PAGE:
Easy Money

Movie Review by EDF

Starring: Joel Kinnaman, Matias Padin Varela, Dragomir Mrsic, Lisa Henni, Mahmut Suvakci, Jones Dank
Director: Daniel Espinosa

It seems to have become a recent trend where movies are now being presented by a famous director. This personal stamp of approval is intended to attract your attention to an unknown movie, supposedly that this is as enjoyable as any of the famous director’s work. Going by that logic you should love the movie… right? Well maybe. If directors such as Scorsese, Tarentino, Del Toro and Jackson turned up at select screenings to explain their reason for endorsing a movie, maybe it to would feel less than something of a marketing ploy. As for this movie, Daniel Espinosa does a capable job directing this first film of a proposed trilogy; part two SAFE HOUSE, actually came out in 2012. EASY MONEY was originally released back in 2010, but this is the first time it has reached the UK. Maybe the holdup was due to another thriller, that was the Stieg Larsson Millennium trilogy, that had gained a lot of the attention around that time.

The editing of the first fifteen minutes was jarring as the movie struggled to establish who the audience should be cheering for. This is the first of many problems with this movie. The three main protagonists were not likable. The one character that the audience should be rooting for, JW, is a student who is driven by his blind greed for money and living the high life. He allows himself to be drawn into a world of drug running and is shocked by the violent nasty side of those he is working for. Jorge escapes from prison in order to organise one big drug run. Due to Jorge’s pregnant sister about to give birth to her first child, Jorge is willing to change in order to look after his extended family. As for Mrado, the hired thug, the path his character takes is baffling. Even with the introduction of his estranged young daughter to the story, this comes across as a matter of contrivance to help the development of the character to make him sympathetic.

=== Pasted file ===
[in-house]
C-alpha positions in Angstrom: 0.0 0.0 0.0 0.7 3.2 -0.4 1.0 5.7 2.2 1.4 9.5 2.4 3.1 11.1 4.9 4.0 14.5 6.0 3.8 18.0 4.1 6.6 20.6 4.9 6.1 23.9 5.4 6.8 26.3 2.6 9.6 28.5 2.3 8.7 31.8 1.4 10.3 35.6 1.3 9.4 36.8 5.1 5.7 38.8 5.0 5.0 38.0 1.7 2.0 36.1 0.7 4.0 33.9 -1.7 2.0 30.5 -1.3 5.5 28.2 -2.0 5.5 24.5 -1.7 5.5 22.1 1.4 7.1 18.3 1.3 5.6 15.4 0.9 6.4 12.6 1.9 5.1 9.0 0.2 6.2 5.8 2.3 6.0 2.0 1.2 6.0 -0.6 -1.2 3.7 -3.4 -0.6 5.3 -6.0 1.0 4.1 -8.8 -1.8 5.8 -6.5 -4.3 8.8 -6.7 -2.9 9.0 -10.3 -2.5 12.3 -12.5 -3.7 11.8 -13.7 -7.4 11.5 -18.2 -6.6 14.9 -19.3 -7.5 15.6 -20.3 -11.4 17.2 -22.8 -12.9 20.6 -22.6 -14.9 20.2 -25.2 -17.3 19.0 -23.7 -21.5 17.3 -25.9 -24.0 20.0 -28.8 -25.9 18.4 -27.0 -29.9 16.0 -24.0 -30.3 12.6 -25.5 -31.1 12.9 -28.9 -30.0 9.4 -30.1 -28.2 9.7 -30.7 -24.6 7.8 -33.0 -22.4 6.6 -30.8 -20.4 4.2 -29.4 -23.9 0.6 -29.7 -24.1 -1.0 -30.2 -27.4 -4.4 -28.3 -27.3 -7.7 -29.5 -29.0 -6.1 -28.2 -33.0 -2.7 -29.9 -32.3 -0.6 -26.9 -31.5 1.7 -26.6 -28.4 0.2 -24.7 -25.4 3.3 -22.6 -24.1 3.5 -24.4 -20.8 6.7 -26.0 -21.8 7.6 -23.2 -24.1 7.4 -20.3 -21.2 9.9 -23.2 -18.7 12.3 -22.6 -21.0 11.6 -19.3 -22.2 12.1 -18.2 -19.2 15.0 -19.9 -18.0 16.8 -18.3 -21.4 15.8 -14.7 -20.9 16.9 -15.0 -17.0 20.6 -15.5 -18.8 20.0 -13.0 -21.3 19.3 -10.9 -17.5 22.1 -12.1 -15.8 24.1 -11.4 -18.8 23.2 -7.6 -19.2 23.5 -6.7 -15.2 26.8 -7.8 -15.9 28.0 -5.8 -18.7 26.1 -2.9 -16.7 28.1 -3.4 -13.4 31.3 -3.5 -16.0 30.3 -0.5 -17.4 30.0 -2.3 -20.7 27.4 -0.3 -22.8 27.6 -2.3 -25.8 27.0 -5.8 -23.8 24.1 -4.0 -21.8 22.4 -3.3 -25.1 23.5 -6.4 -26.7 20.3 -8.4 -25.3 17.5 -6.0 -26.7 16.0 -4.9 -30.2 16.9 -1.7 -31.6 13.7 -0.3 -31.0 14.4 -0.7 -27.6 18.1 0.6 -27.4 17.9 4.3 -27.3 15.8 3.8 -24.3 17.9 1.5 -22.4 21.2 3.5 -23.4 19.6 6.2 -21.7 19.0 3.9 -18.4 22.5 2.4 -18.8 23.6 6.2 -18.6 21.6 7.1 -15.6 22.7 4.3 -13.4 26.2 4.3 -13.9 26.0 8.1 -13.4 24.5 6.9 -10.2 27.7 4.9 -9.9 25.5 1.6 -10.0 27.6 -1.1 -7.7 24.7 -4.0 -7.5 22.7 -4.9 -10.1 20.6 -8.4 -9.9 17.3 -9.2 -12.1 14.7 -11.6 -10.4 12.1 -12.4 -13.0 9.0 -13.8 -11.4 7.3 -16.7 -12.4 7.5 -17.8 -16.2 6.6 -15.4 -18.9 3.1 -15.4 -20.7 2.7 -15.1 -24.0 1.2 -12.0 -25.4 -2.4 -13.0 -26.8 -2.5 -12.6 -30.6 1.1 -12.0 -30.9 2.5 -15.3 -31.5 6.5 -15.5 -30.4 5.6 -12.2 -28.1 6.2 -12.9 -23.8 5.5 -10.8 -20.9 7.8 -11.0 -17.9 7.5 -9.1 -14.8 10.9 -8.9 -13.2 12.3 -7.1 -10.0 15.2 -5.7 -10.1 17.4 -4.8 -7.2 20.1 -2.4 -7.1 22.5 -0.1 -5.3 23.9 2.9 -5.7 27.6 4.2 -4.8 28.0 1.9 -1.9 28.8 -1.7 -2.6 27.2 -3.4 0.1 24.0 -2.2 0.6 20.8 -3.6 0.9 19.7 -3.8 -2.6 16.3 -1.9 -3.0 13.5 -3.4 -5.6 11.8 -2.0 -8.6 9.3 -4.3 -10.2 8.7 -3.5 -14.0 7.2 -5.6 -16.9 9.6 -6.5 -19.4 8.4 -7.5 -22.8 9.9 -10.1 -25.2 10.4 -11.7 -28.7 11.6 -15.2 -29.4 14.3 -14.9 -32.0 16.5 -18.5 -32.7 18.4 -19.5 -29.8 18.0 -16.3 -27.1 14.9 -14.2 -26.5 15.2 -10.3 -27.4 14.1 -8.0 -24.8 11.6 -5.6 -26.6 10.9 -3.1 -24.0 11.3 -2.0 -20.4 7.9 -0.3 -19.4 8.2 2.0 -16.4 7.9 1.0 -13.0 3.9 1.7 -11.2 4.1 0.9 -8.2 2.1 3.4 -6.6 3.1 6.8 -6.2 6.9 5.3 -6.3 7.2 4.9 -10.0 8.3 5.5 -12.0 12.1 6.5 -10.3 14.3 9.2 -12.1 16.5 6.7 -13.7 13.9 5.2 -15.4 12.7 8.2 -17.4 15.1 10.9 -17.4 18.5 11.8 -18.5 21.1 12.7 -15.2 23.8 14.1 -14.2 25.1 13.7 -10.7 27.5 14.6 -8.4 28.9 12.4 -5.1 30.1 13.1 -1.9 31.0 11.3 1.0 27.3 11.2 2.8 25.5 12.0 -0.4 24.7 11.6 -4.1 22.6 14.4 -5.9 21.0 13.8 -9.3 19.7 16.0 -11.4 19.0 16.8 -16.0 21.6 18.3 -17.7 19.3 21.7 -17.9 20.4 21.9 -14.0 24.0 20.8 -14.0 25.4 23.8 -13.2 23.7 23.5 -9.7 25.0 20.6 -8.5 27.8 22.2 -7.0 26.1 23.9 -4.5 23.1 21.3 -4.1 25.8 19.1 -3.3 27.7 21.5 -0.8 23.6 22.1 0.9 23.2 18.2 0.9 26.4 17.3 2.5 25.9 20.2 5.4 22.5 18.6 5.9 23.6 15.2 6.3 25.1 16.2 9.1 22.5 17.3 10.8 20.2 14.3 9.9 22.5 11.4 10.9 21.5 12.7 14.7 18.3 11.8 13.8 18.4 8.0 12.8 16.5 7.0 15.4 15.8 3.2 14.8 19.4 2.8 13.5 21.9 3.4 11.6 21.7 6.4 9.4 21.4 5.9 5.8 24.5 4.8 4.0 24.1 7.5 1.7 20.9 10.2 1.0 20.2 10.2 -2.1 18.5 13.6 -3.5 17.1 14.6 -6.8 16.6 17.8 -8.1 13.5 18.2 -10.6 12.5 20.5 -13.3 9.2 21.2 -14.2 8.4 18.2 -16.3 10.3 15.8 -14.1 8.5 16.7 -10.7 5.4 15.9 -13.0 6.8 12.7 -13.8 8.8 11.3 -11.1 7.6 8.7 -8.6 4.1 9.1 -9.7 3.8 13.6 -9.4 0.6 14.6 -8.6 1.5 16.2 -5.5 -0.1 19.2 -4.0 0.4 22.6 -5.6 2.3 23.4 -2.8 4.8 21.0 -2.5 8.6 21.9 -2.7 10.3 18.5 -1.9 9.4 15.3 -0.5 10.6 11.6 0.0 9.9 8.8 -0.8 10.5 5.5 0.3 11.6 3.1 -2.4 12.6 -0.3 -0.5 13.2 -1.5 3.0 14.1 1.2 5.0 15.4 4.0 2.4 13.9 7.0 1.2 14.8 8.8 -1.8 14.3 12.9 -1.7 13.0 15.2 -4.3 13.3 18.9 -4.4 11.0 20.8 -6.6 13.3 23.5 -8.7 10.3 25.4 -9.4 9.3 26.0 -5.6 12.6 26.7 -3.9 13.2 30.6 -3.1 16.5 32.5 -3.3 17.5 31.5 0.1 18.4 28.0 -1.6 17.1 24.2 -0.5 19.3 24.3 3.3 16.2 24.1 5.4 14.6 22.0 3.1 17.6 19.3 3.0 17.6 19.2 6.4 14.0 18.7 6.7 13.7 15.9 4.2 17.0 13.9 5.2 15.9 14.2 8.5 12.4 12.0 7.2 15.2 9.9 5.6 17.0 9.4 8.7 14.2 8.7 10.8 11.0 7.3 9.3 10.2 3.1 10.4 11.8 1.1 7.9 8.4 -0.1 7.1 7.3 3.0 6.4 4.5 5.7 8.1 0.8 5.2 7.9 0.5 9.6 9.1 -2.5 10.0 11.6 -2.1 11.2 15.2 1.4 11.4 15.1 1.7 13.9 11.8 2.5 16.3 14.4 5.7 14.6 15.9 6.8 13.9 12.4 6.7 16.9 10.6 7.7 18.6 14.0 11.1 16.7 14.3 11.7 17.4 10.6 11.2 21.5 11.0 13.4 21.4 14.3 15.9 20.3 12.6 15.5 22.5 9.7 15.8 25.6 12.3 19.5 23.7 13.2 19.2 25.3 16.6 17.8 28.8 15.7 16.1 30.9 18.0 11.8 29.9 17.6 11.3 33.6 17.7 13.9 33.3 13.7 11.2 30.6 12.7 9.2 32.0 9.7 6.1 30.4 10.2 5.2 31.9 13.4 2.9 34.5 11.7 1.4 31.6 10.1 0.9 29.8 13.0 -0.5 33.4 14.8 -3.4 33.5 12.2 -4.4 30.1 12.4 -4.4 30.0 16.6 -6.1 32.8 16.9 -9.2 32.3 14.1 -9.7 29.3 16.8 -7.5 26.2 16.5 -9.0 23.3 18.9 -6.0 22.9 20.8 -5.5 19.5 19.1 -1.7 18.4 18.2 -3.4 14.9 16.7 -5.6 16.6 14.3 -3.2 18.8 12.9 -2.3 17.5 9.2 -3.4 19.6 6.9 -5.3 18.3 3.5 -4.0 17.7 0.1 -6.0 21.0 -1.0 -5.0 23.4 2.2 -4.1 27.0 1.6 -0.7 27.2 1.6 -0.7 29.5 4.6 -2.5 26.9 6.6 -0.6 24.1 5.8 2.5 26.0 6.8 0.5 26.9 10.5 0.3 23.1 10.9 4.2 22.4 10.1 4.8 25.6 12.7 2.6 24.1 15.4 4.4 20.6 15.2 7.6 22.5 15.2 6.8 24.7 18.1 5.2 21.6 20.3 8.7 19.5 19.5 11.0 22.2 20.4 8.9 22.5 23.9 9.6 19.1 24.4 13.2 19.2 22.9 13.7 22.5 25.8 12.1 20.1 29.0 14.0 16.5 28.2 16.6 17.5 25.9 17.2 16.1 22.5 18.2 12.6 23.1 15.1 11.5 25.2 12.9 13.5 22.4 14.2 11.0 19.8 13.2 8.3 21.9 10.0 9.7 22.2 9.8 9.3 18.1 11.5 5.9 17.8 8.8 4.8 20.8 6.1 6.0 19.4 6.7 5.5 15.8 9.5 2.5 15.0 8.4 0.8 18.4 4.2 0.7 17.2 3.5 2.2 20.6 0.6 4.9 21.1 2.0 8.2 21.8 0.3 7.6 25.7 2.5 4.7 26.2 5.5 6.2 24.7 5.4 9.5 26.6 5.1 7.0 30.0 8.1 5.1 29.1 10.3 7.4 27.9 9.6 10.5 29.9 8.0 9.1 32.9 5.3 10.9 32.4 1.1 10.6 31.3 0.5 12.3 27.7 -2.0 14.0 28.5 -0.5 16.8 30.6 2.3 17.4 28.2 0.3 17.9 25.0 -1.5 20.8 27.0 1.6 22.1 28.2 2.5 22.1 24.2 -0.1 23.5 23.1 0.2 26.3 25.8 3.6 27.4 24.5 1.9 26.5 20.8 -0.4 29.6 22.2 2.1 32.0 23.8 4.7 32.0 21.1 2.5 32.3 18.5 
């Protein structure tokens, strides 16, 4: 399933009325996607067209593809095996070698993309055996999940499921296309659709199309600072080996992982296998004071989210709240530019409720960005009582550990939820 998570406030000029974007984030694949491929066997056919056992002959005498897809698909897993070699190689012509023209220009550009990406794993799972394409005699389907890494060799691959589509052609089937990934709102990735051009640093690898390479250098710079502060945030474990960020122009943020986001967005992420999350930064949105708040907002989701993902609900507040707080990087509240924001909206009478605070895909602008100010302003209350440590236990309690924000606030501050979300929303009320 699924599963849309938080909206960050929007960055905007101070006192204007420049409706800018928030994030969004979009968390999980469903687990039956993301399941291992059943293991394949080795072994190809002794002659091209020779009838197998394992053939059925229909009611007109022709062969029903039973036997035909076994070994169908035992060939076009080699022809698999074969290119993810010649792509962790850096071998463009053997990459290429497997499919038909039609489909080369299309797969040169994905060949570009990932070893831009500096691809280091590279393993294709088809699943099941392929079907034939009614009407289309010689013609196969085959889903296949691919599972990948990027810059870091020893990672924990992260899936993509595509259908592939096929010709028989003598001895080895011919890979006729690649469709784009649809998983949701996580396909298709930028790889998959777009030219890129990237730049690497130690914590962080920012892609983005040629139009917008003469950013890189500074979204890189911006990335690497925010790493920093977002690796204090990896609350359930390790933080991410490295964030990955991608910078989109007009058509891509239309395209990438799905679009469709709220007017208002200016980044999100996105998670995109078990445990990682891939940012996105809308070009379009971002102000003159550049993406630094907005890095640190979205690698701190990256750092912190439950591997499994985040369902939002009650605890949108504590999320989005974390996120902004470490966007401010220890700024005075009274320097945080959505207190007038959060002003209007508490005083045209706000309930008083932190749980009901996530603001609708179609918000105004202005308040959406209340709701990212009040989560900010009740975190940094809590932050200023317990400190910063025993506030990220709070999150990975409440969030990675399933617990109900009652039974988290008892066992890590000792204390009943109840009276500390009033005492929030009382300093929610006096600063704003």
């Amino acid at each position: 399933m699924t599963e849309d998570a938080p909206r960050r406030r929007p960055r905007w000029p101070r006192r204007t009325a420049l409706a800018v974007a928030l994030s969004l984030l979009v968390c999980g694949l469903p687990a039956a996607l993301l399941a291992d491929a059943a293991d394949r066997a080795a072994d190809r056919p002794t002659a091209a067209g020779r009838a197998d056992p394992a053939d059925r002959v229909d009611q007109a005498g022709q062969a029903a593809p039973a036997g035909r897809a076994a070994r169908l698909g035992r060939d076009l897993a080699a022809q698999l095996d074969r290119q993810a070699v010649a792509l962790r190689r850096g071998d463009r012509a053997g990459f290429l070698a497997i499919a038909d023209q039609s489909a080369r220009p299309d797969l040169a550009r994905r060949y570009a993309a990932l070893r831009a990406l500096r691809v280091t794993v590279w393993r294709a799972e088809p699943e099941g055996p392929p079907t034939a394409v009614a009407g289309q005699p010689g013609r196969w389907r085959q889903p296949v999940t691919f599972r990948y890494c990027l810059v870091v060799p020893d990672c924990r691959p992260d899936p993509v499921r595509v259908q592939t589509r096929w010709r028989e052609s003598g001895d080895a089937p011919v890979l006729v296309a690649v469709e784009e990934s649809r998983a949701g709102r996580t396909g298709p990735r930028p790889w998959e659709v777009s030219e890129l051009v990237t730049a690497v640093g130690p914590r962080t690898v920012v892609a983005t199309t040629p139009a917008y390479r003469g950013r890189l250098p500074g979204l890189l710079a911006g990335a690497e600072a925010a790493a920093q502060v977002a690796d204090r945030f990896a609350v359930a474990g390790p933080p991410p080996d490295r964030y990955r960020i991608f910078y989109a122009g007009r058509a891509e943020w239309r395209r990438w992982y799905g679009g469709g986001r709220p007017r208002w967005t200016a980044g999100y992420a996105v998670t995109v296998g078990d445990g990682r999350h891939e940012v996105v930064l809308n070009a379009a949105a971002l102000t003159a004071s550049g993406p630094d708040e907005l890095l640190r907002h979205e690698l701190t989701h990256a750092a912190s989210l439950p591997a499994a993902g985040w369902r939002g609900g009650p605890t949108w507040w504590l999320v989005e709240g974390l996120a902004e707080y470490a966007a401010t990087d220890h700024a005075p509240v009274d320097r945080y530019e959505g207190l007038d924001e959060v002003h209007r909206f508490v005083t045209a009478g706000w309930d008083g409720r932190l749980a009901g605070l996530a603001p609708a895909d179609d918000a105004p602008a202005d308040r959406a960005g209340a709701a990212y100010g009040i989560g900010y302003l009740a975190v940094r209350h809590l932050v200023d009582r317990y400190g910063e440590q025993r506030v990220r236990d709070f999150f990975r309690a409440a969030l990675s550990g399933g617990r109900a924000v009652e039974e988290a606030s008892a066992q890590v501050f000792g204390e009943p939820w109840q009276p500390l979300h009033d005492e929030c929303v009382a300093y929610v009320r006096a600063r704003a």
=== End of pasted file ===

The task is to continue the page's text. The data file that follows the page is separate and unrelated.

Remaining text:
Overall, the story and direction is not engaging enough to warrant the two hour running time. While there are some scenes that are well directed, having Martin Scorsese’s name attached to this ends up being a distraction. It is difficult not viewing this in trying to figure out which scenes Scorsese liked and why he would endorse this barely adequate thriller.

4 out of 6 stars

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